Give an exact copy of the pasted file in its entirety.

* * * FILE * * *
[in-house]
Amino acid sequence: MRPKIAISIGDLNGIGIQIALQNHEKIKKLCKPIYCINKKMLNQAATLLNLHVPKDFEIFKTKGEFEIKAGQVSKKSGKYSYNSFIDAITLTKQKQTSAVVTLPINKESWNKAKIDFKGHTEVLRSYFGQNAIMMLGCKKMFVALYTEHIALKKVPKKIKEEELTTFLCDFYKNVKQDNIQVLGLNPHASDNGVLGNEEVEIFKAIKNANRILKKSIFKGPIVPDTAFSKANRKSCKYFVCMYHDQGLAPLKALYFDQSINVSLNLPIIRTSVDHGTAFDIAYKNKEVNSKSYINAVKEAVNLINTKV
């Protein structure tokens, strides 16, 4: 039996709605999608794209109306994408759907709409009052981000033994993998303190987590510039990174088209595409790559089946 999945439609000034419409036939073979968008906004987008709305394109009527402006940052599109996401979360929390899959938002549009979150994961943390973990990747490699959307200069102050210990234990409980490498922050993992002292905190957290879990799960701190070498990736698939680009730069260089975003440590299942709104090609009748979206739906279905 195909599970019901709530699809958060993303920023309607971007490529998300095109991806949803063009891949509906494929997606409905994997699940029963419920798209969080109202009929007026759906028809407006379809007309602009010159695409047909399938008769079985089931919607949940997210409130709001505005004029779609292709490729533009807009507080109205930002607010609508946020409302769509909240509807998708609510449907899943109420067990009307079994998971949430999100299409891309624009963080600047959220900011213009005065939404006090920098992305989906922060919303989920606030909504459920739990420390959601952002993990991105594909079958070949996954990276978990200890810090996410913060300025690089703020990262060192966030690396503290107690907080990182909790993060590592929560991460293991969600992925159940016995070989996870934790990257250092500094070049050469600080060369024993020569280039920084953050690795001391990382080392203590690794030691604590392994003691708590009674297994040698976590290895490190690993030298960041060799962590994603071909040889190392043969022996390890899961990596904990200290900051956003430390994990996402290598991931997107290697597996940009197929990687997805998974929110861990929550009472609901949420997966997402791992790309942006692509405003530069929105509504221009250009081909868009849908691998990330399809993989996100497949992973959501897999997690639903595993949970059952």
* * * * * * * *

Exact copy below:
[in-house]
Amino acid sequence: MRPKIAISIGDLNGIGIQIALQNHEKIKKLCKPIYCINKKMLNQAATLLNLHVPKDFEIFKTKGEFEIKAGQVSKKSGKYSYNSFIDAITLTKQKQTSAVVTLPINKESWNKAKIDFKGHTEVLRSYFGQNAIMMLGCKKMFVALYTEHIALKKVPKKIKEEELTTFLCDFYKNVKQDNIQVLGLNPHASDNGVLGNEEVEIFKAIKNANRILKKSIFKGPIVPDTAFSKANRKSCKYFVCMYHDQGLAPLKALYFDQSINVSLNLPIIRTSVDHGTAFDIAYKNKEVNSKSYINAVKEAVNLINTKV
């Protein structure tokens, strides 16, 4: 039996709605999608794209109306994408759907709409009052981000033994993998303190987590510039990174088209595409790559089946 999945439609000034419409036939073979968008906004987008709305394109009527402006940052599109996401979360929390899959938002549009979150994961943390973990990747490699959307200069102050210990234990409980490498922050993992002292905190957290879990799960701190070498990736698939680009730069260089975003440590299942709104090609009748979206739906279905 195909599970019901709530699809958060993303920023309607971007490529998300095109991806949803063009891949509906494929997606409905994997699940029963419920798209969080109202009929007026759906028809407006379809007309602009010159695409047909399938008769079985089931919607949940997210409130709001505005004029779609292709490729533009807009507080109205930002607010609508946020409302769509909240509807998708609510449907899943109420067990009307079994998971949430999100299409891309624009963080600047959220900011213009005065939404006090920098992305989906922060919303989920606030909504459920739990420390959601952002993990991105594909079958070949996954990276978990200890810090996410913060300025690089703020990262060192966030690396503290107690907080990182909790993060590592929560991460293991969600992925159940016995070989996870934790990257250092500094070049050469600080060369024993020569280039920084953050690795001391990382080392203590690794030691604590392994003691708590009674297994040698976590290895490190690993030298960041060799962590994603071909040889190392043969022996390890899961990596904990200290900051956003430390994990996402290598991931997107290697597996940009197929990687997805998974929110861990929550009472609901949420997966997402791992790309942006692509405003530069929105509504221009250009081909868009849908691998990330399809993989996100497949992973959501897999997690639903595993949970059952």